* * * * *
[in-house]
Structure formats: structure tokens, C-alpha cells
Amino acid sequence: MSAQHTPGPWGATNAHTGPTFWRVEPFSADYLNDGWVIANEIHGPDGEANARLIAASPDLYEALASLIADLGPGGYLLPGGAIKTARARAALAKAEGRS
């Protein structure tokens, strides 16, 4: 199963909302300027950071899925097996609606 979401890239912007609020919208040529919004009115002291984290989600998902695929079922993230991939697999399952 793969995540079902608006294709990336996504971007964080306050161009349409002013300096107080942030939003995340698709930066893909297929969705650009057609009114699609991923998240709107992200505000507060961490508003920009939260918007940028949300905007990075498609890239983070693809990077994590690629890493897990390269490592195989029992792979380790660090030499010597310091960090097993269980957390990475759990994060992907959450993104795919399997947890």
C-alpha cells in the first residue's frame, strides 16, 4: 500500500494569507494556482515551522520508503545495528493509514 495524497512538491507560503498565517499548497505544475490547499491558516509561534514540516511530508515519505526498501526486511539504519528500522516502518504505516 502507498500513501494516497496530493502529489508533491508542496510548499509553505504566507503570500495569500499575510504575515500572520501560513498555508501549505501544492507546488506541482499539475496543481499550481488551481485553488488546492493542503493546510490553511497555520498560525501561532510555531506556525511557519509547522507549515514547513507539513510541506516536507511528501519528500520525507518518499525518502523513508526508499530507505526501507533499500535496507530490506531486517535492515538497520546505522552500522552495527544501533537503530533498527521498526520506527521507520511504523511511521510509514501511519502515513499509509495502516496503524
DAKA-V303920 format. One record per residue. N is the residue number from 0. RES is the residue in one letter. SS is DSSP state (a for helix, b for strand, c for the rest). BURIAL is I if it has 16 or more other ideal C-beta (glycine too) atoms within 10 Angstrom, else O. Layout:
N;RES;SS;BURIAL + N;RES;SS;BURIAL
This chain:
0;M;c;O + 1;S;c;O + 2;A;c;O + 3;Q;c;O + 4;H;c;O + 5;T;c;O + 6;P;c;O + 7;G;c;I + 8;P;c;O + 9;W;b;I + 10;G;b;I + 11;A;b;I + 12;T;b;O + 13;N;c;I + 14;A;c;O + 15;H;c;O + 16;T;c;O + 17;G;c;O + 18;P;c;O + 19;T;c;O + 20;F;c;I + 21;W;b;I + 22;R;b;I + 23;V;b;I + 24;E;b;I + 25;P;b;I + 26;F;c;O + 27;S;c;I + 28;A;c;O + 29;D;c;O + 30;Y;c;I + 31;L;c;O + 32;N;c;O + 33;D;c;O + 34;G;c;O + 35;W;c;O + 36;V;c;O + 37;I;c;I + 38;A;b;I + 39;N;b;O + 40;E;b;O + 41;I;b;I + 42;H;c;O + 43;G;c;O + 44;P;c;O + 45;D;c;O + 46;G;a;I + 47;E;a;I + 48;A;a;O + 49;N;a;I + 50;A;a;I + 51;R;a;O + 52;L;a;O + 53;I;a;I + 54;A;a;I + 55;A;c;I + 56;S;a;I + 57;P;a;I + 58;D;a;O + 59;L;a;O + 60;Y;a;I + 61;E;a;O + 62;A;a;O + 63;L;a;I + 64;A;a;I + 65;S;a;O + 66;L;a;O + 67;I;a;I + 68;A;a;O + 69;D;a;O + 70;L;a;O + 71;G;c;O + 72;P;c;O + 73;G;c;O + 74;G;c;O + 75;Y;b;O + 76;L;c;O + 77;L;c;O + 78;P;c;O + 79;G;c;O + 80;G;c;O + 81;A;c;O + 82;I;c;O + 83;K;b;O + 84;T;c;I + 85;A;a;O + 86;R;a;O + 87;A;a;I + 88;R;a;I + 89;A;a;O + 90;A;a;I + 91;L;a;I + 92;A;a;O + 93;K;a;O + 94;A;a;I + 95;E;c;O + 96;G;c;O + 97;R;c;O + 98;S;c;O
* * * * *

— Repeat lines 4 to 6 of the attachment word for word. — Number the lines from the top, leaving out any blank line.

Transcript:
């Protein structure tokens, strides 16, 4: 199963909302300027950071899925097996609606 979401890239912007609020919208040529919004009115002291984290989600998902695929079922993230991939697999399952 793969995540079902608006294709990336996504971007964080306050161009349409002013300096107080942030939003995340698709930066893909297929969705650009057609009114699609991923998240709107992200505000507060961490508003920009939260918007940028949300905007990075498609890239983070693809990077994590690629890493897990390269490592195989029992792979380790660090030499010597310091960090097993269980957390990475759990994060992907959450993104795919399997947890």
C-alpha cells in the first residue's frame, strides 16, 4: 500500500494569507494556482515551522520508503545495528493509514 495524497512538491507560503498565517499548497505544475490547499491558516509561534514540516511530508515519505526498501526486511539504519528500522516502518504505516 502507498500513501494516497496530493502529489508533491508542496510548499509553505504566507503570500495569500499575510504575515500572520501560513498555508501549505501544492507546488506541482499539475496543481499550481488551481485553488488546492493542503493546510490553511497555520498560525501561532510555531506556525511557519509547522507549515514547513507539513510541506516536507511528501519528500520525507518518499525518502523513508526508499530507505526501507533499500535496507530490506531486517535492515538497520546505522552500522552495527544501533537503530533498527521498526520506527521507520511504523511511521510509514501511519502515513499509509495502516496503524
DAKA-V303920 format. One record per residue. N is the residue number from 0. RES is the residue in one letter. SS is DSSP state (a for helix, b for strand, c for the rest). BURIAL is I if it has 16 or more other ideal C-beta (glycine too) atoms within 10 Angstrom, else O. Layout: